Faculty and students at the University of Colorado Boulder will continue to play a significant role in the development of the Dream Chaser, a commercial spacecraft that will be used to carry astronauts to low Earth orbit, thanks to a new $80 million grant from NASA to Sierra Nevada Corp.
The Louisville, Colo.-based aerospace company was one of four companies to receive grants this week from NASA's Commercial Crew Development program. The grant is a follow-on to Sierra Nevada's NASA grant of $20 million for the Dream Chaser last year.
Roughly the size of a business jet, the 30-foot-long Dream Chaser is slated to launch vertically on an Atlas V rocket and land horizontally on conventional runways, similar to the much larger space shuttle. The spacecraft is based on NASA's earlier HL-20 lifting body design.
As part of its continuing development of the Dream Chaser, Sierra Nevada will fund "human rating" research led by CU-Boulder Professor David Klaus of the aerospace engineering sciences department, according to Jim Voss, a CU faculty member and vice president of Sierra Nevada. Human rating research is aimed at developing a methodology for evaluating safety and operational aspects of spacecraft intended to transport crew.
"This is a great industry-academia collaboration that combines providing design input for the Dream Chaser to Sierra Nevada with four related thesis topics being pursued by Ph.D. students in our program," Klaus said.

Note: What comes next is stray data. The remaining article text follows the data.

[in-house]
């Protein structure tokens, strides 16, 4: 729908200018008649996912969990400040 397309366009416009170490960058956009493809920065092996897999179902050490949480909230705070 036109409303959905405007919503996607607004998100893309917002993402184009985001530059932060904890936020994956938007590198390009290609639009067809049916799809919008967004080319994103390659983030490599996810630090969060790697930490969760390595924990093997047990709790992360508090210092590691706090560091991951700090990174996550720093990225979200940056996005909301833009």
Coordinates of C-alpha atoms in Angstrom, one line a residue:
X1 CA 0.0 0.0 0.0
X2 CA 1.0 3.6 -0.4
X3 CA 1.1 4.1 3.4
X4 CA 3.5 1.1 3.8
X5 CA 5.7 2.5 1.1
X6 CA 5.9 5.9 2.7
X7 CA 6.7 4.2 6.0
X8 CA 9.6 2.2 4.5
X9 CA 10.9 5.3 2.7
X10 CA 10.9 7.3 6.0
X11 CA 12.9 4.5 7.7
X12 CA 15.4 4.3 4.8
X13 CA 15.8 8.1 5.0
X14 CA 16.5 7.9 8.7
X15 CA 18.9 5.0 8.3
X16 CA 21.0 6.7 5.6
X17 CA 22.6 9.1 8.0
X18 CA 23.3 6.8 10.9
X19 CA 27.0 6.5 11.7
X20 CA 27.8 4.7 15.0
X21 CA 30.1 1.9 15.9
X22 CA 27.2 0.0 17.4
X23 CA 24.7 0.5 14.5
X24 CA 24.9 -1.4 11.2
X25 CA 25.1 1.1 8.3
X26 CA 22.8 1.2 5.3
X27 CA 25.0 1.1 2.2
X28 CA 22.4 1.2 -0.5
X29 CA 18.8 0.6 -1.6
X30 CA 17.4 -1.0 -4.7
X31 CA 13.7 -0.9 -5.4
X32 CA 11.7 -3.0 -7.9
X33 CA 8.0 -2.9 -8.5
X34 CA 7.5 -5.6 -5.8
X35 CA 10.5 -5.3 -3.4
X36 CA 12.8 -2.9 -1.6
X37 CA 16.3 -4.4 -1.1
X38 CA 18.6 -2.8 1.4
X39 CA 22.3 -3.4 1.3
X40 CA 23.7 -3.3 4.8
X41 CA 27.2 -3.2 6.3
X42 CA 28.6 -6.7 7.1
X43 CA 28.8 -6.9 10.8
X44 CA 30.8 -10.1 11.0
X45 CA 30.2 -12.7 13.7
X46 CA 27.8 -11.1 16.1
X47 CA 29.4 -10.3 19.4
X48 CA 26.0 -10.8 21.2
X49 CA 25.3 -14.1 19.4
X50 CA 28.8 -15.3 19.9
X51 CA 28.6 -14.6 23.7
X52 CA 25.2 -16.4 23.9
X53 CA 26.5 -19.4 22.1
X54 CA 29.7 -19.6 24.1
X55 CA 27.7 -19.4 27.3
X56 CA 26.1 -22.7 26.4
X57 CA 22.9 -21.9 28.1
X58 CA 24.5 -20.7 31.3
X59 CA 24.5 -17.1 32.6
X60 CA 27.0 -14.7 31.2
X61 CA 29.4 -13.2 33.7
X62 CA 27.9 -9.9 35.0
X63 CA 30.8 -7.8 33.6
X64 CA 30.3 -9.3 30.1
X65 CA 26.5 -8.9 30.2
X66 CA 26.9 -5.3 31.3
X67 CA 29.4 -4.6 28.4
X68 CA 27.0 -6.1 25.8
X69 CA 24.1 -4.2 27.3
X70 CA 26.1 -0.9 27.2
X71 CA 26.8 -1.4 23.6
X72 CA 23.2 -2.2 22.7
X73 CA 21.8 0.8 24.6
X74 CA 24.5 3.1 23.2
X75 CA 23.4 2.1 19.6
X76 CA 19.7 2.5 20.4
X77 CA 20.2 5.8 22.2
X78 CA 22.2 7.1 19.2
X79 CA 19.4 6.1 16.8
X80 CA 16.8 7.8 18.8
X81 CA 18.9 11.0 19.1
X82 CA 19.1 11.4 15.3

Sierra Nevada also will sponsor and fund a continuation of the CU-Boulder graduate student project involving Dream Chaser displays and controls, Voss said. The graduate project is focused on cockpit design and ergonomics evaluation to determine the best placement and type of controls to be used by the crew. The students are being advised by Voss and his colleague Joe Tanner, both of whom joined the CU-Boulder faculty after retiring as NASA astronauts.
Klaus, who heads the aerospace department's bioastronautics focus area, has set up a laboratory in CU-Boulder's Engineering Center housing three mock-ups of the spacecraft. One is a full-scale model of the Dream Chaser based on the earlier HL-20 design that is on loan from NASA to Sierra Nevada; another is a 15 percent scale model unit that was used for flight testing last December, and the third is the cockpit section being used to evaluate the layout for instrument displays and controls. A "public day" is being planned so that the community will have a chance to view the project.
"The University of Colorado and Sierra Nevada Corporation have formed a partnership that allows use of the tremendous intellectual resources of students and professors to help develop a commercial human spacecraft, the Dream Chaser," said Voss. "I'm really pleased to continue the work that was started last year and look forward to more student involvement with this exciting project."